NEW MEDICARE NURSING HOME GUIDANCE TO INCLUDE QUALITY OF LIFE AND ENVIRONMENT REQUIREMENTS
The Centers for Medicare & Medicaid Services (CMS) today issued new guidance for nursing home surveyors, further defining and clarifying several important dimensions of care to help improve nursing home residents’ quality of life and environment.
Beginning June12, 2009, nursing home surveys will be conducted with a sharpened focus on resident rights in key areas such as:
· Ensuring they live with dignity;
· Offering choices in care and services;
· Accommodating the environment to each of their needs and preferences; and
· Creating a more homelike environment –including access for visitors.
Currently, nearly 1.5 million individuals live in approximately 15,800 nursing homes on any given day, and about 3 million people will spend some time in a nursing home each year.
“These groundbreaking revisions matter in the daily lives of people who live in the nation’s long-term care facilities,” said CMS Acting Administrator Charlene Frizzera. “The improvements in the guidance are intended to support efforts underway to transform nursing homes into environments that are more like their homes through both environmental changes and resident-centered caregiving.”
The new guidance also calls on nursing homes to de-institutionalize their physical environments. The guidance highlights institutional practices that facilities should strive to eliminate including meals served on institutional trays and noise from overhead paging systems, alarms and large nursing stations.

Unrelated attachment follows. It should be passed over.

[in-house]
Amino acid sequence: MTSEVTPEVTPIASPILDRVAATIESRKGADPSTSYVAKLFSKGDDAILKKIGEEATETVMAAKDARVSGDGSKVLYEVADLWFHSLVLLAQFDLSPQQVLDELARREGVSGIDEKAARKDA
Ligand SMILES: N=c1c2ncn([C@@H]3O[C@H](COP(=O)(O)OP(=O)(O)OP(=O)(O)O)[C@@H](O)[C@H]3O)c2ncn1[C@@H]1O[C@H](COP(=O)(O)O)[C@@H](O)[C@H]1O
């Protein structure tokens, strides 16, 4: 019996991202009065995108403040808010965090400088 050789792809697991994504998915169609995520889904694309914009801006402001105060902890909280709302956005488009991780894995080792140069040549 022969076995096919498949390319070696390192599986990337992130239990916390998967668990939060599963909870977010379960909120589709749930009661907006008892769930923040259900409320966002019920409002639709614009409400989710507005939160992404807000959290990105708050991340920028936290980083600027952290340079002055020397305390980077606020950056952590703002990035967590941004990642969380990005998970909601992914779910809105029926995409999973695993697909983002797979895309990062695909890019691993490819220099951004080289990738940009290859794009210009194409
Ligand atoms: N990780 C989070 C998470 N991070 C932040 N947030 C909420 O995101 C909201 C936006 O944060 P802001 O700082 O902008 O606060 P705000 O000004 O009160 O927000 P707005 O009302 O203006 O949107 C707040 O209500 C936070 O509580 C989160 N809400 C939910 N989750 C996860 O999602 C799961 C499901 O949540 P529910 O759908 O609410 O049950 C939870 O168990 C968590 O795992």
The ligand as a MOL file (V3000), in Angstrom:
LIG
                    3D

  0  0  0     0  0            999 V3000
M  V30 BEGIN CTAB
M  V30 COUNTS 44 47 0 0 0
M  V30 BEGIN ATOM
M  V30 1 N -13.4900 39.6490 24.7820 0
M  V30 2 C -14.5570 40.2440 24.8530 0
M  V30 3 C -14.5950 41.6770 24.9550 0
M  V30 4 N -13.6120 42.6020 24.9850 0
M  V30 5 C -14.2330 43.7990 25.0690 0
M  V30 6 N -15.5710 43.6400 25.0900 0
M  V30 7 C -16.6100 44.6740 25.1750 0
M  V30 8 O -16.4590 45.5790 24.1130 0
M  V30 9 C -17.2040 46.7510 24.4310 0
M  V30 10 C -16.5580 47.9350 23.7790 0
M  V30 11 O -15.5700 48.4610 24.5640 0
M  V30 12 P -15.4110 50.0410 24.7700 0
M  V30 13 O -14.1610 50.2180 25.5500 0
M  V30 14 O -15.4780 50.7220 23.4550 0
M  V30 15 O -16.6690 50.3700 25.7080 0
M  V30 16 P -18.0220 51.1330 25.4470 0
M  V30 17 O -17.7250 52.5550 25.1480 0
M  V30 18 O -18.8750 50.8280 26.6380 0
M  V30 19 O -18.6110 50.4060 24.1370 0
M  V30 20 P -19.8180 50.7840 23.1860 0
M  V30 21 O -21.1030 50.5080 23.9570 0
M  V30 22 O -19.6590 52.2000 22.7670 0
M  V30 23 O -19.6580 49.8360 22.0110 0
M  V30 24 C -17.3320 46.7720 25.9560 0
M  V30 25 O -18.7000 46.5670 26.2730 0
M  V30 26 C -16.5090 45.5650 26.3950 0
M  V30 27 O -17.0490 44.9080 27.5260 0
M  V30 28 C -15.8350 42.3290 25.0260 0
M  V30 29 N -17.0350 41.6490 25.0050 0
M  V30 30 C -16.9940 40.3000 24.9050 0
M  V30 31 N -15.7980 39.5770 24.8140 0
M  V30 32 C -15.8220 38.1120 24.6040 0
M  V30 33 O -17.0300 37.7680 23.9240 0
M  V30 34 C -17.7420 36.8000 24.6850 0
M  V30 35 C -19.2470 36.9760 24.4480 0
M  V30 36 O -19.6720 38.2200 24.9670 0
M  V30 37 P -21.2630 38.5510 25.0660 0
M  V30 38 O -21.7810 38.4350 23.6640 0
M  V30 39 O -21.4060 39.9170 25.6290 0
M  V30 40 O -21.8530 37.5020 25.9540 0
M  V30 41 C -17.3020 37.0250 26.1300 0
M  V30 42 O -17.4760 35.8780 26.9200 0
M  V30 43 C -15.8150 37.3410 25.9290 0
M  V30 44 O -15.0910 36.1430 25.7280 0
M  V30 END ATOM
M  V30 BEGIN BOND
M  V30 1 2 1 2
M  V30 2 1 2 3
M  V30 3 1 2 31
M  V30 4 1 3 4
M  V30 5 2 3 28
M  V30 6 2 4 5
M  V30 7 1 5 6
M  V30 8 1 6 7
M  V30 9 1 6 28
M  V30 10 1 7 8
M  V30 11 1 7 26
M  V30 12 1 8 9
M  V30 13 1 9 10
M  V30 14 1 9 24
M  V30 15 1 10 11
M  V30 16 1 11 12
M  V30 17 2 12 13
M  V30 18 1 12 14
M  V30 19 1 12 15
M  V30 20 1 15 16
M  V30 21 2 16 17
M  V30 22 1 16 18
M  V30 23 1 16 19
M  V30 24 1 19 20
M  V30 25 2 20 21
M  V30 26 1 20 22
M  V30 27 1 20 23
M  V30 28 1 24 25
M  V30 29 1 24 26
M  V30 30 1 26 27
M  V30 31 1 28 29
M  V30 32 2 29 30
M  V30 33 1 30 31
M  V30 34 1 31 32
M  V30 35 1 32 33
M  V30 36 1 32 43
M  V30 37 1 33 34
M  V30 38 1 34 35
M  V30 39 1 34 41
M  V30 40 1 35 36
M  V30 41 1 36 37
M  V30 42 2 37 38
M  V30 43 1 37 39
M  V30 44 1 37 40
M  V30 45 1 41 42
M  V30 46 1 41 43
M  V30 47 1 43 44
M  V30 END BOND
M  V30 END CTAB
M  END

A homelike environment is not achieved simply through enhancements to the physical environment, according to the new guidance. It concerns striving for person-centered care that emphasizes individualization, relationships, and a psychological environment that welcomes each resident and offers comfort.
The guidance also makes clear that residents have the right to choices concerning their schedules -consistent with their interests, assessments, and plans of care. Choice over schedules includes, but is not limited to, those matters that are important to the resident, such as daily waking, eating, bathing, and going to bed at night. The facility should gather this information in order to be proactive in assisting residents to fulfill their choices.
CMS inspects nursing homes periodically to ensure they meet the federal regulations requiring that each resident receive good quality care in a home that also provides good quality of life. CMS provides guidance, such as today’s release, to help surveyors interpret those regulations.
The new guidance provides a substantial roadmap for environmental and culture change in nursing homes, while noting that some facilities are further along than others. As noted in the guidance: “many facilities cannot immediately make these types of changes, but it should be a goal for all facilities that have not yet made these types of changes to work toward them.”